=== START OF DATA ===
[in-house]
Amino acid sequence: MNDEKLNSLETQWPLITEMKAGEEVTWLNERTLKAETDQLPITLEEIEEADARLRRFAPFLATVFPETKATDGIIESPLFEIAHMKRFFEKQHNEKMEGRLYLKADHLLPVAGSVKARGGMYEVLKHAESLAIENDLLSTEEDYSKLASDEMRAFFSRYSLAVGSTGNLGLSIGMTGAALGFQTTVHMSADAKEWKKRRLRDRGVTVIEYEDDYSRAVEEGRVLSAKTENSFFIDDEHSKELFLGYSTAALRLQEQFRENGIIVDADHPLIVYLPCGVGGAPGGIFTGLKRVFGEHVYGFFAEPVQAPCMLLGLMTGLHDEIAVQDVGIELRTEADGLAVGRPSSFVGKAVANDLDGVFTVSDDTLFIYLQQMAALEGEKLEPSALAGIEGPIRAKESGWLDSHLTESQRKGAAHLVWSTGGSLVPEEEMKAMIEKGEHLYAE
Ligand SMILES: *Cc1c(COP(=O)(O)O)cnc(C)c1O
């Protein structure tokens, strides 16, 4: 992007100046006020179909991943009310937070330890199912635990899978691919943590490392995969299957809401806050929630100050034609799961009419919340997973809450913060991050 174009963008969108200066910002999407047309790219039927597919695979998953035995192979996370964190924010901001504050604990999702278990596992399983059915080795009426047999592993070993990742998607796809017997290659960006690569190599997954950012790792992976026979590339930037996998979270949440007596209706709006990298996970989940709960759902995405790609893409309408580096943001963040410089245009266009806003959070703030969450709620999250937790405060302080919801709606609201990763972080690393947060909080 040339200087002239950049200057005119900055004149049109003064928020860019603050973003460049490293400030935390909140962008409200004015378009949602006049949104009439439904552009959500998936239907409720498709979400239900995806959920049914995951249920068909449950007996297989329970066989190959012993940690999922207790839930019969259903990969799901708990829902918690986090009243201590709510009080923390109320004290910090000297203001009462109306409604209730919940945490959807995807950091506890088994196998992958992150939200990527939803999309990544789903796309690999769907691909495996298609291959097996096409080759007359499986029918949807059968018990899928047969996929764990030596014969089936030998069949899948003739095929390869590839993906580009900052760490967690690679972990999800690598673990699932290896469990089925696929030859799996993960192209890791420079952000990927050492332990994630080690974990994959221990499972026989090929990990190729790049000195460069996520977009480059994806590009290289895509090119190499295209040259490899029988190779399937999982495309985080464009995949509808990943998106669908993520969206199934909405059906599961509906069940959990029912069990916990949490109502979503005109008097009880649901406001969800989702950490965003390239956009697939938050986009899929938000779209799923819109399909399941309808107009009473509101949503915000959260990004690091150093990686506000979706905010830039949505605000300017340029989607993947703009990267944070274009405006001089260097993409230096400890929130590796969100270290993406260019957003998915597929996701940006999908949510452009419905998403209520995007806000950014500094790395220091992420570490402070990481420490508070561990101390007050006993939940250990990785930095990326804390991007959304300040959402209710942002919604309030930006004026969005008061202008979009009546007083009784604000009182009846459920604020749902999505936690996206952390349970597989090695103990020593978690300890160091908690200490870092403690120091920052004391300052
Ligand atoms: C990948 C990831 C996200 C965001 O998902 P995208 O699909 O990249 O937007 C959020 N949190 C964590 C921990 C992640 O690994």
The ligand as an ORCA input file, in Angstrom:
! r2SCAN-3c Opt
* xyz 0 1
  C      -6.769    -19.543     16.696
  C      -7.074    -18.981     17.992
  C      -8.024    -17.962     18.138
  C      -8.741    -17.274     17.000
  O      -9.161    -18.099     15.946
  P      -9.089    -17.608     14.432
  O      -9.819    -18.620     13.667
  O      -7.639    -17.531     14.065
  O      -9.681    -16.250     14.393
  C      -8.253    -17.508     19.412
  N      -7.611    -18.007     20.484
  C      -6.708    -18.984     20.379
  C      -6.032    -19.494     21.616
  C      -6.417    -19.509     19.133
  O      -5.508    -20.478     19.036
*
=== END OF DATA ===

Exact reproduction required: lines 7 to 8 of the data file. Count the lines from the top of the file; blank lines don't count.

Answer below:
! r2SCAN-3c Opt
* xyz 0 1